IPC Athletes’ Council to Survey Community on Athlete Protests

IPC - Photo Courtesy: By Scazon via Wikimedia Commons

The International Paralympic Committee (IPC) Athletes’ Council announced Tuesday that it will “launch a consultation exercise” within its community over athlete protests. The effort is aimed at getting feedback from members, “on ways athletes could express their views on key subjects at the Paralympic Games, while respecting the Paralympic Movement’s values and principles.”

The IPC and IPC Athletes’ Council will host focus groups globally with Paralympic athletes to achieve two purposes: “to provide the athlete community with a better understanding about the current rules” around athlete protests and why those rules exist; and “to gather first-hand the ideas and thoughts of Para athletes and how they could make their voices heard at the Paralympic Games.”

This effort was created after dialogue between the IPC and IPC Athletes’ Council. At the IPC Governing Board meeting last week, the consultation received full support.

“What is important right now is to use the time we have available to listen to Para athletes about their experiences and how it has affected their lives,” said Chelsey Gotell, the chairperson of the IPC Athletes’ Council, in a statement. “We want to better understand the subjects Para athletes feel passionately about and gather views on how they believe they could best be communicated at the Games. At the same time, we must also provide Para athletes with a greater understanding of the current rules so they can give well-rounded and better informed feedback during the consultation.

“By supporting this consultation exercise, the IPC is showing a willingness and openness to listen first-hand to Para athletes on a subject that is a critical and complex topic.”

Athlete protests at the Paralympics are governed by Rule 50 of the Olympic Charter, conspicuously unnamed in the IPC Athletes’ Council release. That rule, ostensibly in the name of shielding athletics from politicization, effectively muffles athlete speech. Rule 50 bars political messaging (signs, armbands, etc.), gestures (including kneeling) and refusal to follow protocol at Olympic venues such as on the field of competition, in the Olympic Village and at Olympic ceremonies (opening, closing, medal, etc.). Athletes in violation of Rule 50 face harsh rebuke, including, as Tommie Smith and John Carlos found at the 1968 Olympics, expulsion from the Olympic Village.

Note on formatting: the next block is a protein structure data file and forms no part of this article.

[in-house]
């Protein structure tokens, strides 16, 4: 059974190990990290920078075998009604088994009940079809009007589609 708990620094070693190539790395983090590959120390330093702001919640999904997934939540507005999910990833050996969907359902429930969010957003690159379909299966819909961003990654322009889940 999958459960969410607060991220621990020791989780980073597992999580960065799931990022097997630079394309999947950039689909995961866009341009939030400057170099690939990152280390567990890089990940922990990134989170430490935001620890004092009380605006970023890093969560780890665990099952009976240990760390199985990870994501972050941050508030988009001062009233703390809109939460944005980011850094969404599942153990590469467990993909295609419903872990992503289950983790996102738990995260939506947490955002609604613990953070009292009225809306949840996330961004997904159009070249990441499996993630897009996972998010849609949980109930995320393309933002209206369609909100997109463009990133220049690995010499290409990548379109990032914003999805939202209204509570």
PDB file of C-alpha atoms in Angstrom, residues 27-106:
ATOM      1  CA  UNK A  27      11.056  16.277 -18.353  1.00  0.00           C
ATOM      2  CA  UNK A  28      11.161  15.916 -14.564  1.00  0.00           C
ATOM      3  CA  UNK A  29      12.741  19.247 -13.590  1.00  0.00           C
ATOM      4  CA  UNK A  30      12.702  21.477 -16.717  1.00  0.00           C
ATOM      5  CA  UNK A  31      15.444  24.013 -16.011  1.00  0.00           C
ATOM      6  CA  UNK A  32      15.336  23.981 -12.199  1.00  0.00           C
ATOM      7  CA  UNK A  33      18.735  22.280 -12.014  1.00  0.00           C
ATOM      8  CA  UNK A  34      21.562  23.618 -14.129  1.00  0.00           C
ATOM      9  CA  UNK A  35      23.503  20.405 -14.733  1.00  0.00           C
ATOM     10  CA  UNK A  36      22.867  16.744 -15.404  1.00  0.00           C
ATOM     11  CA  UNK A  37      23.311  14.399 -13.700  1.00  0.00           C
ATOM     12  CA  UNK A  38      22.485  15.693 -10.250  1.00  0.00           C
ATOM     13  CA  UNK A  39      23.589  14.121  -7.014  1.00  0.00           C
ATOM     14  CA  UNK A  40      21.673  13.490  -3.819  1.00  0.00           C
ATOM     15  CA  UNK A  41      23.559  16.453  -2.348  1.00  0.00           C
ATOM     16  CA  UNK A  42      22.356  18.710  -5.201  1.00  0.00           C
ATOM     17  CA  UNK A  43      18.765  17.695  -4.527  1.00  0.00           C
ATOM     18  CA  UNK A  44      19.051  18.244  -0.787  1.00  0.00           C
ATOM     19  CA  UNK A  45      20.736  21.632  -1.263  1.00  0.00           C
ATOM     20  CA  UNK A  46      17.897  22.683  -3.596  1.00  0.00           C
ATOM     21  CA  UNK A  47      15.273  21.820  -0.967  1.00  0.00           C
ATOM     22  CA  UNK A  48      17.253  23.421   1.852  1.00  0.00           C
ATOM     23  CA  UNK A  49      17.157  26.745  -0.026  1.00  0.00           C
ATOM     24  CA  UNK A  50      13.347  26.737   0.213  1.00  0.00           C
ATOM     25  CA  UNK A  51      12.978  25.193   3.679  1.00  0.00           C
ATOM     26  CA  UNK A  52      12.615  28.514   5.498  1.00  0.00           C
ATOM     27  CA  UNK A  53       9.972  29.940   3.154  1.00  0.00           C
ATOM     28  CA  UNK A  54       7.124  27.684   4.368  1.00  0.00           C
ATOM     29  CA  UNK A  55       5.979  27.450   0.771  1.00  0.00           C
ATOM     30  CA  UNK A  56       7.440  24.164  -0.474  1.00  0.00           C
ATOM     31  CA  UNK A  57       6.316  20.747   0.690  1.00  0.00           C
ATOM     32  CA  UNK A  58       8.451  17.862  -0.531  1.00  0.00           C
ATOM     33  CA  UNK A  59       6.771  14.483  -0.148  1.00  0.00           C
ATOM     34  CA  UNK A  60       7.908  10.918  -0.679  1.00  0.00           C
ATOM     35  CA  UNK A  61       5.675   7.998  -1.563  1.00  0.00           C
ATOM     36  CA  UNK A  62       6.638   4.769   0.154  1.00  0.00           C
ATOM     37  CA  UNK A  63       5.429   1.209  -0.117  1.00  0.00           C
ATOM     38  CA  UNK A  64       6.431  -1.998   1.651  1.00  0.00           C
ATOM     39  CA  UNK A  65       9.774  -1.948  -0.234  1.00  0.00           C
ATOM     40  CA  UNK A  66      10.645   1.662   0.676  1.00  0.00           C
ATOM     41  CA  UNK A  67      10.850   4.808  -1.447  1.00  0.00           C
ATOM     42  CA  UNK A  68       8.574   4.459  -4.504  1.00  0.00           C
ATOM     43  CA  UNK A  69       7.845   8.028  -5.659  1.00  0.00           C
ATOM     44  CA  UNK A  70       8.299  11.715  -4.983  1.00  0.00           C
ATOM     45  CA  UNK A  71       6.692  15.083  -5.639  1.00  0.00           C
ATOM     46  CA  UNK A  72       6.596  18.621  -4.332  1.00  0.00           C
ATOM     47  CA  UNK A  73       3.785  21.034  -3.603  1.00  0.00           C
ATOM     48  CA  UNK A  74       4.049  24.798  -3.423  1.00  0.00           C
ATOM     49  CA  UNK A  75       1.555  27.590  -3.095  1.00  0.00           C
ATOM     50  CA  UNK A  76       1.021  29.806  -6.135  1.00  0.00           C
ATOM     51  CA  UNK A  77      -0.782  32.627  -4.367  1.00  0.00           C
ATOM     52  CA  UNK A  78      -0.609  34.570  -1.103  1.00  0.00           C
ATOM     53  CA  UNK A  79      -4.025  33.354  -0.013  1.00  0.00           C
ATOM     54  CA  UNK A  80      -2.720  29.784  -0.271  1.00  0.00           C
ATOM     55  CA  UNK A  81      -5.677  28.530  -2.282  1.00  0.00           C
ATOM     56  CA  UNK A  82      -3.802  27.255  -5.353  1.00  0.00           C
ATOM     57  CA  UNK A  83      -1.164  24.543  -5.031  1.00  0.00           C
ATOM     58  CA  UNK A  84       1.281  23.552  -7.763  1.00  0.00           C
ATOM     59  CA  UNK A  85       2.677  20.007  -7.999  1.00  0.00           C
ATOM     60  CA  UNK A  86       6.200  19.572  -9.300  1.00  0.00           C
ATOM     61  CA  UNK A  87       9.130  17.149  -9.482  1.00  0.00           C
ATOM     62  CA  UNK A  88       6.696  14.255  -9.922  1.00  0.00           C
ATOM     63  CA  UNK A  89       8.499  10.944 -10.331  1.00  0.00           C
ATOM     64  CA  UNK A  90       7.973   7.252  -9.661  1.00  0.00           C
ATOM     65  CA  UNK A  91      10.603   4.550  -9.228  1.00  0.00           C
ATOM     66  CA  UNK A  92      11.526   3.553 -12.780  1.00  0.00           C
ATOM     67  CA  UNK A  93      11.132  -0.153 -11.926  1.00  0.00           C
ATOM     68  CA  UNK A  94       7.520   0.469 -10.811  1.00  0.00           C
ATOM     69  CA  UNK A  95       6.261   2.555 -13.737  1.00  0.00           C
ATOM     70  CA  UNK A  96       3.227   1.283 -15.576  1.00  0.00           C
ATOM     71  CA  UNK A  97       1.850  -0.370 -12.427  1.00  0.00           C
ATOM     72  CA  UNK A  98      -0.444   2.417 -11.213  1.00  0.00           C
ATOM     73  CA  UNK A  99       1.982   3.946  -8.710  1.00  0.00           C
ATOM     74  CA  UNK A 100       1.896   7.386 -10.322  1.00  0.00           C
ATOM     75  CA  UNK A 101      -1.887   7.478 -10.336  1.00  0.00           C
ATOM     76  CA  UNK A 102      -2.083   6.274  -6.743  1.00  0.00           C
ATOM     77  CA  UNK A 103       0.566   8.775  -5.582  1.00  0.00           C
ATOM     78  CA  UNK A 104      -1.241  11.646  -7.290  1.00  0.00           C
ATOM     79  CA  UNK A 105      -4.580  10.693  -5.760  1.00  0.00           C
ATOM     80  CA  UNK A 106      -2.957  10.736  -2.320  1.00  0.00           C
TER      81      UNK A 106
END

As athletes have increasingly spoken out about racial inequity and systemic racism – accelerated by the police killing of George Floyd, an unarmed black man, in the United States in late May – Rule 50 has been increasingly under siege. Many athletes see the rule as infringing on their right to free speech at a time when they are representing their country, which in cases like the United States, is founded upon such freedoms. Many athletes have called on the International Olympic Committee to review Rule 50’s terms.

IPC president Andrew Parsons lent his support to the fact-finding mission of the IPC Athletes’ Council.

“As an athlete-centered organization that has inclusion at its core, we want to use this athlete consultation exercise to listen and learn,” Parsons said. “Once we have gathered all views, we can then shape what changes may be needed for the Tokyo 2020 Paralympic Games. The IPC is fully committed to ending unlawful discrimination for every single person on this planet. As an organization, we work hard particularly to end the stigma that is attached to disability while also pursuing greater equality in areas such as race, gender and sexuality.”

The IPC Athletes’ Council says it will publish “discussions and key points” on its various digital media channels.

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